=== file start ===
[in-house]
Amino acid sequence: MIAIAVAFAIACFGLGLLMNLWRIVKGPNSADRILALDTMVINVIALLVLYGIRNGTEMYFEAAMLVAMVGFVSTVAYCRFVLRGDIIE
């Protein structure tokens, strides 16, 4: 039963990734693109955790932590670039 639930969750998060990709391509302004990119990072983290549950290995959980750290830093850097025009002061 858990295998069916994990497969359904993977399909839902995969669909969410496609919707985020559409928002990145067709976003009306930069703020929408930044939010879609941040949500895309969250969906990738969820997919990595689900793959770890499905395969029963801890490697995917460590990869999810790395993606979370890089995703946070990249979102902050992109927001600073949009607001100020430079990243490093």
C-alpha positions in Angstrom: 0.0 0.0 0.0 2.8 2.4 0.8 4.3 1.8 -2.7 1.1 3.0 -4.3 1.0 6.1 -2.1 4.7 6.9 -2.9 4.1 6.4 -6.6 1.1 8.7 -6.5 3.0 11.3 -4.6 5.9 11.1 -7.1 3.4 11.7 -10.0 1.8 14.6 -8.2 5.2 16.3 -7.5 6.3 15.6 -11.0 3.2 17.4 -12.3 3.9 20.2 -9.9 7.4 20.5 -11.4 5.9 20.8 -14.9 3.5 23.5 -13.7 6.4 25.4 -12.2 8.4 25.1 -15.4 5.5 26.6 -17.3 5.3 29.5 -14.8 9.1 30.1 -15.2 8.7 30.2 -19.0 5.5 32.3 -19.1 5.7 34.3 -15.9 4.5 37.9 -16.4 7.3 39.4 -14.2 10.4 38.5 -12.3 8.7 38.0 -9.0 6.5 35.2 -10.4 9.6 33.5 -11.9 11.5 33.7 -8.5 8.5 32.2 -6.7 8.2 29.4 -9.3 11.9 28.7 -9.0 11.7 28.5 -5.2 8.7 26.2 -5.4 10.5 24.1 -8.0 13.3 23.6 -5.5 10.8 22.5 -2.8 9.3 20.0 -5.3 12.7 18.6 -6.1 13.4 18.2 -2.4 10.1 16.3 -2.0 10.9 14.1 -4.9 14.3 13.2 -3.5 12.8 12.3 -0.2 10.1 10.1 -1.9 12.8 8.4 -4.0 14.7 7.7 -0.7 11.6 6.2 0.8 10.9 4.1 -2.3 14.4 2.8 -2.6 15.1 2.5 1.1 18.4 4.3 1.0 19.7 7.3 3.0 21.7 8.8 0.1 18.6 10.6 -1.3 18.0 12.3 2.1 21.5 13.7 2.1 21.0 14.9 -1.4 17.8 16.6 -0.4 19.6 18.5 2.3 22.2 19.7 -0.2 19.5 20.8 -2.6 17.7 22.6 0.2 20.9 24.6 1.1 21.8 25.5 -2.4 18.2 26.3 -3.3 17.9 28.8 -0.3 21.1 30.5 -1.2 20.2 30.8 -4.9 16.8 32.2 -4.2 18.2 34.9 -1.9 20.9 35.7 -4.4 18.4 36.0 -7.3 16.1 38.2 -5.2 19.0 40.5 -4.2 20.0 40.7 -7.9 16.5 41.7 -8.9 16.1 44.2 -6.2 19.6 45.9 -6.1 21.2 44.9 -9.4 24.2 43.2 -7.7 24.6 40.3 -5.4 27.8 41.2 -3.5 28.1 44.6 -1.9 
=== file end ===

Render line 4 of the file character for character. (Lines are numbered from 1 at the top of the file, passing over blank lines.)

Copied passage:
C-alpha positions in Angstrom: 0.0 0.0 0.0 2.8 2.4 0.8 4.3 1.8 -2.7 1.1 3.0 -4.3 1.0 6.1 -2.1 4.7 6.9 -2.9 4.1 6.4 -6.6 1.1 8.7 -6.5 3.0 11.3 -4.6 5.9 11.1 -7.1 3.4 11.7 -10.0 1.8 14.6 -8.2 5.2 16.3 -7.5 6.3 15.6 -11.0 3.2 17.4 -12.3 3.9 20.2 -9.9 7.4 20.5 -11.4 5.9 20.8 -14.9 3.5 23.5 -13.7 6.4 25.4 -12.2 8.4 25.1 -15.4 5.5 26.6 -17.3 5.3 29.5 -14.8 9.1 30.1 -15.2 8.7 30.2 -19.0 5.5 32.3 -19.1 5.7 34.3 -15.9 4.5 37.9 -16.4 7.3 39.4 -14.2 10.4 38.5 -12.3 8.7 38.0 -9.0 6.5 35.2 -10.4 9.6 33.5 -11.9 11.5 33.7 -8.5 8.5 32.2 -6.7 8.2 29.4 -9.3 11.9 28.7 -9.0 11.7 28.5 -5.2 8.7 26.2 -5.4 10.5 24.1 -8.0 13.3 23.6 -5.5 10.8 22.5 -2.8 9.3 20.0 -5.3 12.7 18.6 -6.1 13.4 18.2 -2.4 10.1 16.3 -2.0 10.9 14.1 -4.9 14.3 13.2 -3.5 12.8 12.3 -0.2 10.1 10.1 -1.9 12.8 8.4 -4.0 14.7 7.7 -0.7 11.6 6.2 0.8 10.9 4.1 -2.3 14.4 2.8 -2.6 15.1 2.5 1.1 18.4 4.3 1.0 19.7 7.3 3.0 21.7 8.8 0.1 18.6 10.6 -1.3 18.0 12.3 2.1 21.5 13.7 2.1 21.0 14.9 -1.4 17.8 16.6 -0.4 19.6 18.5 2.3 22.2 19.7 -0.2 19.5 20.8 -2.6 17.7 22.6 0.2 20.9 24.6 1.1 21.8 25.5 -2.4 18.2 26.3 -3.3 17.9 28.8 -0.3 21.1 30.5 -1.2 20.2 30.8 -4.9 16.8 32.2 -4.2 18.2 34.9 -1.9 20.9 35.7 -4.4 18.4 36.0 -7.3 16.1 38.2 -5.2 19.0 40.5 -4.2 20.0 40.7 -7.9 16.5 41.7 -8.9 16.1 44.2 -6.2 19.6 45.9 -6.1 21.2 44.9 -9.4 24.2 43.2 -7.7 24.6 40.3 -5.4 27.8 41.2 -3.5 28.1 44.6 -1.9 